Early prevention hit as funding is diverted to support children at immediate risk

Written by: Pete Henshaw | Published:
Image: Adobe Stock

Children’s social care budgets have been overspent by more than £3 billion in the last five years in a bid to keep up with demand and support those in immediate danger.

The Local Government Association (LGA) is warning that local councils are diverting limited funding away from early help and prevention services in a bid to protect those immediately at risk.

It is calling upon the government’s review of the children’s social care system – which was promised in the Conservative general election manifesto – to look at investing in early help and prevention services.

There are now more than 52,000 children subject to a child protection plan to keep them safe from harm – an increase of 53 per cent since 2009. This equates to an additional 18,160 children.

The number of children in care – 78,150 – has increased by 28 per cent in the past decade as well and is up from 75,370 in 2018.

Statistics published in October (DfE, 2019) show how the number of referrals to social services has risen from 593,500 in 2012/13 to 650,900 in 2018/19.

These referrals came mainly from the police (29 per cent), schools (18 per cent) and health services (15 per cent).

Mirroring the rise in referrals, the figures show that the number of assessments completed by local authorities has increased from 550,800 in 2014/15 to 644,700 in 2018/19.

The number of children classified as “in need” has also risen, although the proportion per 1,000 has remained steady. For every 1,000 young people aged under-18, 33.4 were “in need” as of March 2019 (this equates to 399,500 young people) compared to 34.1 in 2010 (375,900).

The DfE figures show that the most common factors for children in need are domestic violence, mental health, emotional abuse, drug and alcohol misuse, and neglect.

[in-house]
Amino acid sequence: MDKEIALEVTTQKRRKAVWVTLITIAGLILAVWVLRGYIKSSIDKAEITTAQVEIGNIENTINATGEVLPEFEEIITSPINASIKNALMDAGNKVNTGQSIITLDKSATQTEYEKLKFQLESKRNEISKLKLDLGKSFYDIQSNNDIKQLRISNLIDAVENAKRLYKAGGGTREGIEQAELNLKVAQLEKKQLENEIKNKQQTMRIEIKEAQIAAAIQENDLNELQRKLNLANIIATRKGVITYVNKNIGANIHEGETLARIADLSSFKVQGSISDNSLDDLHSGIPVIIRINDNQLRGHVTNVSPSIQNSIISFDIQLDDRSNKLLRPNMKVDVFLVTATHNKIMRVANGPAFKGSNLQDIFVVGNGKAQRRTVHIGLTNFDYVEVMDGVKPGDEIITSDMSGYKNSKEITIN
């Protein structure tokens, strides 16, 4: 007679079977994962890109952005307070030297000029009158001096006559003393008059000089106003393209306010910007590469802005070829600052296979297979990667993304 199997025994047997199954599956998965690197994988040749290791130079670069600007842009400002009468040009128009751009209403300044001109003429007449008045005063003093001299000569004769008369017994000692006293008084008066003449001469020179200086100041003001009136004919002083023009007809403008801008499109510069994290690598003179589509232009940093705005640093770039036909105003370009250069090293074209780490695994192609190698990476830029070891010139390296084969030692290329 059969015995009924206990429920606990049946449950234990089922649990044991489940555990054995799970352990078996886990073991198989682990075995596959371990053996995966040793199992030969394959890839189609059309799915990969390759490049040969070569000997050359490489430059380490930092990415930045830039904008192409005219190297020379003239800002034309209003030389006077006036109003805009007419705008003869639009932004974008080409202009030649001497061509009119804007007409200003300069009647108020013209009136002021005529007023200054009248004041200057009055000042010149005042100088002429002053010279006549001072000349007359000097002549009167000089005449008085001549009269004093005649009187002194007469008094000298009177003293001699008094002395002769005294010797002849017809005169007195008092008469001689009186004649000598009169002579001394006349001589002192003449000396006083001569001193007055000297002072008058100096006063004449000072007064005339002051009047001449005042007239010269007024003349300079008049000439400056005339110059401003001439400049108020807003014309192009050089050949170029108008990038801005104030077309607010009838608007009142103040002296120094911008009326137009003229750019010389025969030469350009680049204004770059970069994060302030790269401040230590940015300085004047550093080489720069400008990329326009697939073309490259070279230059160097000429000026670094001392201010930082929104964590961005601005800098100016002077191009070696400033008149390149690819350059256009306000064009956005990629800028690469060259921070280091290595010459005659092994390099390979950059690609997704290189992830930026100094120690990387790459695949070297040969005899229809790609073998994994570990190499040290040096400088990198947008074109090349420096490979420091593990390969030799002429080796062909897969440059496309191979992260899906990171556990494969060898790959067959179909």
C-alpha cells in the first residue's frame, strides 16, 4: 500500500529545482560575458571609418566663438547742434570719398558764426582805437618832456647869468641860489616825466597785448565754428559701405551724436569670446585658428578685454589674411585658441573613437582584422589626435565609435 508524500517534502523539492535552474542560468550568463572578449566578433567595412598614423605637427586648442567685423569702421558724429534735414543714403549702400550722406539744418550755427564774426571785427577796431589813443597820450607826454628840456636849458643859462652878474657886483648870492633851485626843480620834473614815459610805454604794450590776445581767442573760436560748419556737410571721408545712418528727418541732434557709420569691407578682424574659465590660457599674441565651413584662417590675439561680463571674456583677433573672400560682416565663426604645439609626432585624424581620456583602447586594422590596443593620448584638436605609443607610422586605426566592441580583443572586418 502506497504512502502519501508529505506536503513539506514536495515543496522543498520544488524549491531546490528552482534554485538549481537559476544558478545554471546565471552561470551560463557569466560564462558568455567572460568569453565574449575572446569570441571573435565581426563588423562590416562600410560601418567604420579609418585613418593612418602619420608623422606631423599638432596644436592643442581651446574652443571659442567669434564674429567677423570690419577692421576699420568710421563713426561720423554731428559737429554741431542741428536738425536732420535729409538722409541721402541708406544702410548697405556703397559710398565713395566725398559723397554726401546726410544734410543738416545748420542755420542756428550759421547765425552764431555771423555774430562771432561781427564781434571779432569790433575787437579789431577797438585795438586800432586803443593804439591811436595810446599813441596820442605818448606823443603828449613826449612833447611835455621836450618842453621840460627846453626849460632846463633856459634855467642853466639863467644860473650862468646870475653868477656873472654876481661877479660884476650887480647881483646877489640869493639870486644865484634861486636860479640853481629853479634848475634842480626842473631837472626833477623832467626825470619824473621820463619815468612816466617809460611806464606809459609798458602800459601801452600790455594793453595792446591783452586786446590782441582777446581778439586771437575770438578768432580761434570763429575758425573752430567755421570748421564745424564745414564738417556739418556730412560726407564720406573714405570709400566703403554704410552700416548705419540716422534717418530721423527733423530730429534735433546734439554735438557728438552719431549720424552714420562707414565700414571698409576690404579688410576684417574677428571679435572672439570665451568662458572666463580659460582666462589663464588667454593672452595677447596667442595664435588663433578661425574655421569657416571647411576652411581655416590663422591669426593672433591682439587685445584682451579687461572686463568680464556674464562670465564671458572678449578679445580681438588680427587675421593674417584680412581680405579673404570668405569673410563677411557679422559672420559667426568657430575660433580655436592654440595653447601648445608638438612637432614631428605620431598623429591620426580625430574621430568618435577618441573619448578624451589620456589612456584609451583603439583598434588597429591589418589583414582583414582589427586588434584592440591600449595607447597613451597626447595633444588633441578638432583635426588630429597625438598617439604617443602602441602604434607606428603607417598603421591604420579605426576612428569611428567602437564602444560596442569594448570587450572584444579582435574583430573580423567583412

The LGA, which represents most of England’s 152 local authorities, says that early help and prevention work is at risk because of cuts in central government funding for councils. For example, it points to figures showing that councils spent 25 per cent less on children’s centres in 2017/18 compared with 2014/15.

The LGA’s analysis shows that while children’s social care budgets have risen by more than £600 million a year over the last five years, “unprecedented demand and cost pressures mean they have still had to overspend on children’s social care budgets … by a total of £3.2 billion over the same five-year period”.

In September’s Spending Round, the government pledged £1.5 billion extra for social care from this year. The LGA says this money will “help meet demand and cost pressures this year” but that long-term, sustainable funding for children’s services will be needed in the forthcoming Spending Review.

Judith Blake, chair of the LGA’s Children and Young People Board, said: “These figures show the unprecedented demand facing children’s services and the care system. Councils want to make sure that children can get the best, rather than just get by, and that means investing in the right services to reach them at the right time.

“Councils need to play a lead role in the government’s review of the care system alongside children, families and partners, to make sure it looks at what really matters and what can really make a difference.

“A long-term sustainable funding solution would enable councils to protect children at immediate risk of harm while also supporting early help to prevent problems escalating in the first place.”


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